Changing Financial Circumstances and Complex Family Law

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Changing Financial Circumstances

In Ireland, there is no such thing as a clean break in separation or divorce and it is possible for a spouse to return to court at a later date to look for additional financial support. Where there has been a divorce, the spouse can seek to change the maintenance arrangements. Where there is a Judicial Separation, all issues can be revisited.

Where there is an application before the Court to have the financial terms of a divorce changed, the following are some useful tips;

  • The Court will keep in mind the terms of the previous Agreement.
  • The financial circumstances of each spouse at the time of the prior Agreement will also be taken into consideration.
  • The Court will be less likely to intervene in changing the financial arrangements where there has been little change in financial circumstances.
  • The Court will be less likely to intervene if adequate or generous arrangements were made for the less wealthy spouse at the time of the prior Agreement.

CO’C –v- DO’C (2009) is a case that deals with these issues. Those involved had settled Judicial Separation proceedings in February 2008. A number of orders were made by the Court at that time including the transfer of a property to the wife while she agreed to transfer the family home to the husband. A lump sum payment and a maintenance agreement were also put in place. The wife later brought the husband to court again as a result of his failure to comply with the Orders. The husband argued that there had been a dramatic deterioration in his financial circumstances since February 2008 and that it was not possible for him to comply with the terms reached. The husband also argued that the bank had a mortgage over the property which was to be transferred to the wife and would not allow the transfer. The husband applied to the Court to set aside the Orders made or alternatively to review the Orders. The Court accepted that the husband’s financial circumstances had deteriorated significantly and that he was now not in a position to follow through with the original agreement. The Court also noted that the husband’s assets were now in negative equity.  While the Court did not set aside the entire of the previous provisions, it did make an Order transferring the family home to the wife which previously was to have been the husband’s asset.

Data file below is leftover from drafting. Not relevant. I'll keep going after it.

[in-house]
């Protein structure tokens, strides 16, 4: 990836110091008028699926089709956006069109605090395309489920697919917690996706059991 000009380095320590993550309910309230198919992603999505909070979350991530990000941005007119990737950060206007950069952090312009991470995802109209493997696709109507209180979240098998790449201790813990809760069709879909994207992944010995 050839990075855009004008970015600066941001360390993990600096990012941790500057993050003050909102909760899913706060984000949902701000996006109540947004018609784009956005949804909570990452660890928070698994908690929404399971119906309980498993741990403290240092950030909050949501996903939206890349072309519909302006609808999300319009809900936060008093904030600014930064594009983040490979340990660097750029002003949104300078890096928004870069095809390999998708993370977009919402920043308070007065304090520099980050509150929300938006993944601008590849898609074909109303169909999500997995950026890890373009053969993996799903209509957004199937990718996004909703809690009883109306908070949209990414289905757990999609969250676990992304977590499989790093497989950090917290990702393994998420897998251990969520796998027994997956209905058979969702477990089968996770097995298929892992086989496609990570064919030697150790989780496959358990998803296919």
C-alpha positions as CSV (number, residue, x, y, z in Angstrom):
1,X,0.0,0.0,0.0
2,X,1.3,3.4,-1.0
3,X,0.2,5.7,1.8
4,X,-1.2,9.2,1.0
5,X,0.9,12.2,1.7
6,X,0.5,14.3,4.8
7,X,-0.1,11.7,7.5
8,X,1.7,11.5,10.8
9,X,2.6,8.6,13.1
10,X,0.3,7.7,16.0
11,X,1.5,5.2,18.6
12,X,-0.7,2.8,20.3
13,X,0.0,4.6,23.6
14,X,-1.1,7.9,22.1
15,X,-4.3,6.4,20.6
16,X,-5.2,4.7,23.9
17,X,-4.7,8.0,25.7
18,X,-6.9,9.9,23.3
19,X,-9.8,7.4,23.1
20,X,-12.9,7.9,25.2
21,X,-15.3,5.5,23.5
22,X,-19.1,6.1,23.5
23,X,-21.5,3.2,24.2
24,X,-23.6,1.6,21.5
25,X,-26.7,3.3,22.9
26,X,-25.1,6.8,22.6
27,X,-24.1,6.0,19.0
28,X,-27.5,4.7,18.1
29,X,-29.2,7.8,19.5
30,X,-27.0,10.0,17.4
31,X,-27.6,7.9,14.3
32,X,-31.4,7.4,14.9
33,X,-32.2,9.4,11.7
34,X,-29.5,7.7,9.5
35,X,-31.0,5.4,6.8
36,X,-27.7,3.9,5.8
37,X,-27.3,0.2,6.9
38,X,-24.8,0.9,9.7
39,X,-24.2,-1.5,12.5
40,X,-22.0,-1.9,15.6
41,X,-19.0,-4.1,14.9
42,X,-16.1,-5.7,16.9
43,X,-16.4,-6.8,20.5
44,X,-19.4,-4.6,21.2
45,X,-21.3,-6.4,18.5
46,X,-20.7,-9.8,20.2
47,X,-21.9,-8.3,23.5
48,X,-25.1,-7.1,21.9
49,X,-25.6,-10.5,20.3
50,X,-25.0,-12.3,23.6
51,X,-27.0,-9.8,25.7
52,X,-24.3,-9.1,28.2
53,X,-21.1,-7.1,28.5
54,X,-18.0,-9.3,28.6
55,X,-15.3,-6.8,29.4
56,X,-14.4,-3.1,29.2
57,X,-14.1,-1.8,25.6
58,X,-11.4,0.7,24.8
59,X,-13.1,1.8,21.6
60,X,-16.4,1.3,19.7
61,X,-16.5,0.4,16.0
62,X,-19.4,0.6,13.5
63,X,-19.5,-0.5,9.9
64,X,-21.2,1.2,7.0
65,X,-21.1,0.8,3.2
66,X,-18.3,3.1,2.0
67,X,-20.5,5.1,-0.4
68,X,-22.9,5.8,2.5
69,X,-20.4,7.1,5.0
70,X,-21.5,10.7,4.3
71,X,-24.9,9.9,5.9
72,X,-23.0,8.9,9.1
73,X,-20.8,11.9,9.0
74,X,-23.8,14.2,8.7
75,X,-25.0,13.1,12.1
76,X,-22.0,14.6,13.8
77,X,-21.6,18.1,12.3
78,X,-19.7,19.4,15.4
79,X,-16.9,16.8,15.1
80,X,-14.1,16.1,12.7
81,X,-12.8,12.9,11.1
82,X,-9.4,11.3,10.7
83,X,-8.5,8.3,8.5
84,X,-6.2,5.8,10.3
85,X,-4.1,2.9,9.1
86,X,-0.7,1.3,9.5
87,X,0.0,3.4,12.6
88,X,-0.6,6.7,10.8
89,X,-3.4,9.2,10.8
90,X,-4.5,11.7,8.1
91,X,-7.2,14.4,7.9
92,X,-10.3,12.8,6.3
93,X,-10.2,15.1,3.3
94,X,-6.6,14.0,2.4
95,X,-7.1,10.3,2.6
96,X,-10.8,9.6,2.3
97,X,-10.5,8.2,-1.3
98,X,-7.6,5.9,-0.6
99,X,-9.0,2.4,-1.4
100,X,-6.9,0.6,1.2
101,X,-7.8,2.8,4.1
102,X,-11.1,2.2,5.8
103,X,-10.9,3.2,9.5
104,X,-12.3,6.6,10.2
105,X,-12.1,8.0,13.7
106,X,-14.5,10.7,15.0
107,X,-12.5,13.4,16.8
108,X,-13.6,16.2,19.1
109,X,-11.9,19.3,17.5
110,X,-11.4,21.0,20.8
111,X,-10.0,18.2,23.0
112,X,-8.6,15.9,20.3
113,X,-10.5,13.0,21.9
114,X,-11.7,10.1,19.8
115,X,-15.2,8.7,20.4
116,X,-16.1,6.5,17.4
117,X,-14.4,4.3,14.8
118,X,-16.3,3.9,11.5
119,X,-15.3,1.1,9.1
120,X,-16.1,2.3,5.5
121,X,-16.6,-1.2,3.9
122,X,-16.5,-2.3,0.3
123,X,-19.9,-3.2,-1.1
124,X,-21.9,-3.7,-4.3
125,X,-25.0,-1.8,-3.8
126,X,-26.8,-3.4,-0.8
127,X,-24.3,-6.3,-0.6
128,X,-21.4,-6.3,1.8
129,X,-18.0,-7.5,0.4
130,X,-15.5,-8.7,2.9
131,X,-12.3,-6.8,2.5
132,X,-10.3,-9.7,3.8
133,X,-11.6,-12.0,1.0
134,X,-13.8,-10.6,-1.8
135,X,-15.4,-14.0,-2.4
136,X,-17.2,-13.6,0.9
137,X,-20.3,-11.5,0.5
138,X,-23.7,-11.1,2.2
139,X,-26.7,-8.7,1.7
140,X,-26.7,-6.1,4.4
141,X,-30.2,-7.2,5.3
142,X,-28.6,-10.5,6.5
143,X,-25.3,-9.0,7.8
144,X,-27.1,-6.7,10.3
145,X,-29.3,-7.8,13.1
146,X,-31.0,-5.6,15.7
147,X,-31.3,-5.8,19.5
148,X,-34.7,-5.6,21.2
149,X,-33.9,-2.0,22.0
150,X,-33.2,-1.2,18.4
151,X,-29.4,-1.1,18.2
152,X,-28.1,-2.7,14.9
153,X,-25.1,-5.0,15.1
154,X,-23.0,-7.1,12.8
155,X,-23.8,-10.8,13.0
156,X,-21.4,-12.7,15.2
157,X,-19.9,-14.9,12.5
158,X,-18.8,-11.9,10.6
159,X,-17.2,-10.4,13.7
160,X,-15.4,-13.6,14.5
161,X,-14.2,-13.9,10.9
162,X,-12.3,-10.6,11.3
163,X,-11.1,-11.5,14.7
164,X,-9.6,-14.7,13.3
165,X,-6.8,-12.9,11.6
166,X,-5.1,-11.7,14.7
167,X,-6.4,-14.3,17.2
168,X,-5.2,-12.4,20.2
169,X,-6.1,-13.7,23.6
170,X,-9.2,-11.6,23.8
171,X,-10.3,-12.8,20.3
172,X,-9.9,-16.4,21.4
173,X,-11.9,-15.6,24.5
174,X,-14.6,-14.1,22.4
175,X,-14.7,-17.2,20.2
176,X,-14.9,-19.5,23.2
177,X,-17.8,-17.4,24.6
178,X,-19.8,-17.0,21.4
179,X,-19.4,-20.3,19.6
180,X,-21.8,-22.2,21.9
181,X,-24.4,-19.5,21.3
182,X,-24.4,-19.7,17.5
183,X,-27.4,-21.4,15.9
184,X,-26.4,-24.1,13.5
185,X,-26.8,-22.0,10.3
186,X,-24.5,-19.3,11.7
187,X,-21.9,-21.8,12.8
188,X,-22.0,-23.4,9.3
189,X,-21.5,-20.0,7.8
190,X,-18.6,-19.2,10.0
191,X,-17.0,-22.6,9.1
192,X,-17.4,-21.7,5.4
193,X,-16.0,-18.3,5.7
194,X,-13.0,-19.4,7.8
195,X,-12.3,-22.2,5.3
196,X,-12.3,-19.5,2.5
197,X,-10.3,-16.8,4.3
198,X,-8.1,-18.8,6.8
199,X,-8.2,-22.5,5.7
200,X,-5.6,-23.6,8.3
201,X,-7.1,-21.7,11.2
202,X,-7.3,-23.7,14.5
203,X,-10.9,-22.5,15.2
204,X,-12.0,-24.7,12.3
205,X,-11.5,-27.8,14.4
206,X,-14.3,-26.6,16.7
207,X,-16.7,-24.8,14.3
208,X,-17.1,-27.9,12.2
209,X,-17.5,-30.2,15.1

Changing Financial Circumstances and how this affects a family business

If you are seeking a divorce and you are concerned about it affecting a family business, the best advice is to deal with any disputes as quickly and amicably as possible. It is important that all difficulties are dealt with rapidly with the minimum disruption to the business. It would be a good idea to seek family law, business and taxation advice from the start to help narrow those difficulties.

BD –v- JD (2005) is a case that illustrates what can happen when changing financial circumstances and family law affect the family business. Here the husband and wife had been married for 23 years and the wife wanted an equal division of the assets. The main asset in this case was a group of companies which were owned by the husband and were valued in the region of €10 million. The Court awarded a “financial package” of approximately €3.4 million in favour of the wife, to include lump sum payments and a contribution towards her pension fund. The High Court believed that this could be achieved without substantially affecting or interfering with the company structure. However, the husband failed to comply with the Order, and as a result the wife applied to have him declared as bankrupt in another court case in 2008. In defending the application for bankruptcy, the husband referred to his difficult financial circumstances and argued that the application by his wife was solely designed to punish him, rather than to obtain any funds for her. Judge Dunne noted that the High Court had made its Order in light of the husband’s financial circumstances at that time. The Court did not accept the husband’s argument and the Court ultimately decided that the husband should be declared bankrupt.

Helen Coughlan heads our Family Law Department and she is a qualified mediator, collaborative practitioner and family law solicitor. She has extensive experience in litigating family law matters through the courts. If you have any queries please contact Helen on 045 431542.

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